On January 12, 2018, the U.S. Supreme Court announced its grant of certiorari in the case of South Dakota v. Wayfair, Inc.  The oral argument for this case has not yet been scheduled, but it will most likely be held in April 2018, with a decision rendered by the end of the Court’s term in June 2018.  Wayfair is a direct challenge of the Court’s holding in Quill Corp. v. North Dakota, 504 U.S. 298 (1992), that, under the dormant Commerce Clause, a remote/online vendor does not have to collect and remit sales/use tax on sales made to customers who reside in a given state unless the vendor has a physical presence in that state.  This issue (which we have discussed at some length here and here) is of no small moment to states and political subdivisions that levy a sales/use tax – according to estimates by the Government Accountability Office, Quill caused sales/use tax losses of between $8,500,000,000 and $13,400,000,000 in 2017, alone.[1]

We will have more on this as it develops.  In the meantime, please enjoy the first ever Public Finance Tax Blog quiz.  Can you identify which of the two flags, below, is the state flag of South Dakota, and which is the state flag of North Dakota?  The answer is after the jump.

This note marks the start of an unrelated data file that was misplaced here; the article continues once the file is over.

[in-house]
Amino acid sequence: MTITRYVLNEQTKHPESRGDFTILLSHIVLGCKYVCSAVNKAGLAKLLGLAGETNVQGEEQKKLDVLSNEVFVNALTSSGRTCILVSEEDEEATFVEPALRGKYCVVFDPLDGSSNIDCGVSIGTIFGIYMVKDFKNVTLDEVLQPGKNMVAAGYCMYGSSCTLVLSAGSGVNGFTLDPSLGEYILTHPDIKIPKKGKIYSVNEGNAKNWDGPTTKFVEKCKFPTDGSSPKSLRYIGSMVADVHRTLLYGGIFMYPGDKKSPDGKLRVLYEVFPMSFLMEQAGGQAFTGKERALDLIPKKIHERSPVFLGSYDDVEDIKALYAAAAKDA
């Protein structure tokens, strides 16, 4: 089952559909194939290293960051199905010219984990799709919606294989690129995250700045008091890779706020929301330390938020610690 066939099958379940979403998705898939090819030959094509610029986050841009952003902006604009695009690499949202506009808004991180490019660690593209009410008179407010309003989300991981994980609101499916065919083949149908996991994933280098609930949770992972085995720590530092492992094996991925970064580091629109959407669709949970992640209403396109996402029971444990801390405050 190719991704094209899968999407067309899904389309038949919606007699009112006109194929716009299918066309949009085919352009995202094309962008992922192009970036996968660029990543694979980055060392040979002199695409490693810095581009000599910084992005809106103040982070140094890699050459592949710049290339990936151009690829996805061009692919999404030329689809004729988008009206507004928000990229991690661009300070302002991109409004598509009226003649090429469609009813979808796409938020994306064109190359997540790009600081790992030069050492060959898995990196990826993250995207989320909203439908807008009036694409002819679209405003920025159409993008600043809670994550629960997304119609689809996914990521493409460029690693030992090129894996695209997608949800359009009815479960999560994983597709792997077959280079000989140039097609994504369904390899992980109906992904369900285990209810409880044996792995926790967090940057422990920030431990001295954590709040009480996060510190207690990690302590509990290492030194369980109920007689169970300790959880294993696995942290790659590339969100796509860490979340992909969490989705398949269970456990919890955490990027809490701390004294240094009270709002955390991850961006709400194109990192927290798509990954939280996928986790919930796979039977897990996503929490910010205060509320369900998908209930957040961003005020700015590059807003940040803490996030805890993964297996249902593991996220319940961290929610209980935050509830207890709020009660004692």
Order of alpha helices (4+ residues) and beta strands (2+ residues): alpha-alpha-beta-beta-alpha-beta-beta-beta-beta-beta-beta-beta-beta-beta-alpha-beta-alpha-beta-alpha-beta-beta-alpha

Seriously?  You needed to click the jump to learn the answer?  If so, you might struggle with the Montreal Cognitive Assessment, which could doom your Presidential aspirations.

[1] The resolution of Wayfair is also of no small moment for North Dakota – South Dakota relations, which have been characterized by enmity ever since the Dakota Territory was partitioned for statehood between those who felt that a state capital should be named after a German and those who believed that a state capital should be named for someone of French extraction.  True story.  If South Dakota succeeds in Wayfair where North Dakota failed in Quill . . . .